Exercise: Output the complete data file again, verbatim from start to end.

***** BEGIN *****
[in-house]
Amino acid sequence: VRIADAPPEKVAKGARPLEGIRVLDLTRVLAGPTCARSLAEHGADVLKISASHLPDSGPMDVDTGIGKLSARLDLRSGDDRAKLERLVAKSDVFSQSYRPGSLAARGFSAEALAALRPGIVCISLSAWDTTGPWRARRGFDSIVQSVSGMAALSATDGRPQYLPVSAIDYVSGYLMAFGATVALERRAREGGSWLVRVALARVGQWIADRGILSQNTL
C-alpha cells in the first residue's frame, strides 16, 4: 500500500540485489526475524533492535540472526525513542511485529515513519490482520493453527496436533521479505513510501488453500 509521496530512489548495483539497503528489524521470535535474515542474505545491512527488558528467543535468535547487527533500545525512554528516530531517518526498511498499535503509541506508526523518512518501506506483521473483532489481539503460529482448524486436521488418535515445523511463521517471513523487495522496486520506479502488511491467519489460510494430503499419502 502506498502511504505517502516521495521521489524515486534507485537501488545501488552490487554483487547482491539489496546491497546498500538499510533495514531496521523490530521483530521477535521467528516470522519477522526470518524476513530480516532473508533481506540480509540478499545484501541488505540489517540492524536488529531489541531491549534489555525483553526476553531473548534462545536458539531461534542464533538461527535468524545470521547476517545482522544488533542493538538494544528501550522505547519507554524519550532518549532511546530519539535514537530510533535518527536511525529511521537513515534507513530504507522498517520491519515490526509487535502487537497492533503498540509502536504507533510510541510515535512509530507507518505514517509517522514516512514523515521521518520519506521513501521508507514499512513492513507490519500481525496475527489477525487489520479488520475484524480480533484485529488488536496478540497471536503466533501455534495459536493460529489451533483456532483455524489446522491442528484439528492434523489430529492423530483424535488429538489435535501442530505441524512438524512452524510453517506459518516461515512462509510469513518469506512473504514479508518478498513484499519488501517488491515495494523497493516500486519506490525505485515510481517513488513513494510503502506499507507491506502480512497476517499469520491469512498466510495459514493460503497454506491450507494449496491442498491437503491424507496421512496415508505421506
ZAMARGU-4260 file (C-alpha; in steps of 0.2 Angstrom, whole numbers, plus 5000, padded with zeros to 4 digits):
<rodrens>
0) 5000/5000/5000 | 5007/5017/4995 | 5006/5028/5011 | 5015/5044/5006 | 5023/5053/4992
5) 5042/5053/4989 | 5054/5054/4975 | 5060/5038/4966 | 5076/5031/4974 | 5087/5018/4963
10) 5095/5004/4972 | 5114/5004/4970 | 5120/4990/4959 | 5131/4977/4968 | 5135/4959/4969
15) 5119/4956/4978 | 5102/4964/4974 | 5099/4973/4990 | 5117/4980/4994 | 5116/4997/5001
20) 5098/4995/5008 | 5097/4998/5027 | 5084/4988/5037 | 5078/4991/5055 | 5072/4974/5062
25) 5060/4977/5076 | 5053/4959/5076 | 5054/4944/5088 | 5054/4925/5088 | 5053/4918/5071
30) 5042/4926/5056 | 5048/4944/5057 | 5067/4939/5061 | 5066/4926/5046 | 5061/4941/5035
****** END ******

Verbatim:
[in-house]
Amino acid sequence: VRIADAPPEKVAKGARPLEGIRVLDLTRVLAGPTCARSLAEHGADVLKISASHLPDSGPMDVDTGIGKLSARLDLRSGDDRAKLERLVAKSDVFSQSYRPGSLAARGFSAEALAALRPGIVCISLSAWDTTGPWRARRGFDSIVQSVSGMAALSATDGRPQYLPVSAIDYVSGYLMAFGATVALERRAREGGSWLVRVALARVGQWIADRGILSQNTL
C-alpha cells in the first residue's frame, strides 16, 4: 500500500540485489526475524533492535540472526525513542511485529515513519490482520493453527496436533521479505513510501488453500 509521496530512489548495483539497503528489524521470535535474515542474505545491512527488558528467543535468535547487527533500545525512554528516530531517518526498511498499535503509541506508526523518512518501506506483521473483532489481539503460529482448524486436521488418535515445523511463521517471513523487495522496486520506479502488511491467519489460510494430503499419502 502506498502511504505517502516521495521521489524515486534507485537501488545501488552490487554483487547482491539489496546491497546498500538499510533495514531496521523490530521483530521477535521467528516470522519477522526470518524476513530480516532473508533481506540480509540478499545484501541488505540489517540492524536488529531489541531491549534489555525483553526476553531473548534462545536458539531461534542464533538461527535468524545470521547476517545482522544488533542493538538494544528501550522505547519507554524519550532518549532511546530519539535514537530510533535518527536511525529511521537513515534507513530504507522498517520491519515490526509487535502487537497492533503498540509502536504507533510510541510515535512509530507507518505514517509517522514516512514523515521521518520519506521513501521508507514499512513492513507490519500481525496475527489477525487489520479488520475484524480480533484485529488488536496478540497471536503466533501455534495459536493460529489451533483456532483455524489446522491442528484439528492434523489430529492423530483424535488429538489435535501442530505441524512438524512452524510453517506459518516461515512462509510469513518469506512473504514479508518478498513484499519488501517488491515495494523497493516500486519506490525505485515510481517513488513513494510503502506499507507491506502480512497476517499469520491469512498466510495459514493460503497454506491450507494449496491442498491437503491424507496421512496415508505421506
ZAMARGU-4260 file (C-alpha; in steps of 0.2 Angstrom, whole numbers, plus 5000, padded with zeros to 4 digits):
<rodrens>
0) 5000/5000/5000 | 5007/5017/4995 | 5006/5028/5011 | 5015/5044/5006 | 5023/5053/4992
5) 5042/5053/4989 | 5054/5054/4975 | 5060/5038/4966 | 5076/5031/4974 | 5087/5018/4963
10) 5095/5004/4972 | 5114/5004/4970 | 5120/4990/4959 | 5131/4977/4968 | 5135/4959/4969
15) 5119/4956/4978 | 5102/4964/4974 | 5099/4973/4990 | 5117/4980/4994 | 5116/4997/5001
20) 5098/4995/5008 | 5097/4998/5027 | 5084/4988/5037 | 5078/4991/5055 | 5072/4974/5062
25) 5060/4977/5076 | 5053/4959/5076 | 5054/4944/5088 | 5054/4925/5088 | 5053/4918/5071
30) 5042/4926/5056 | 5048/4944/5057 | 5067/4939/5061 | 5066/4926/5046 | 5061/4941/5035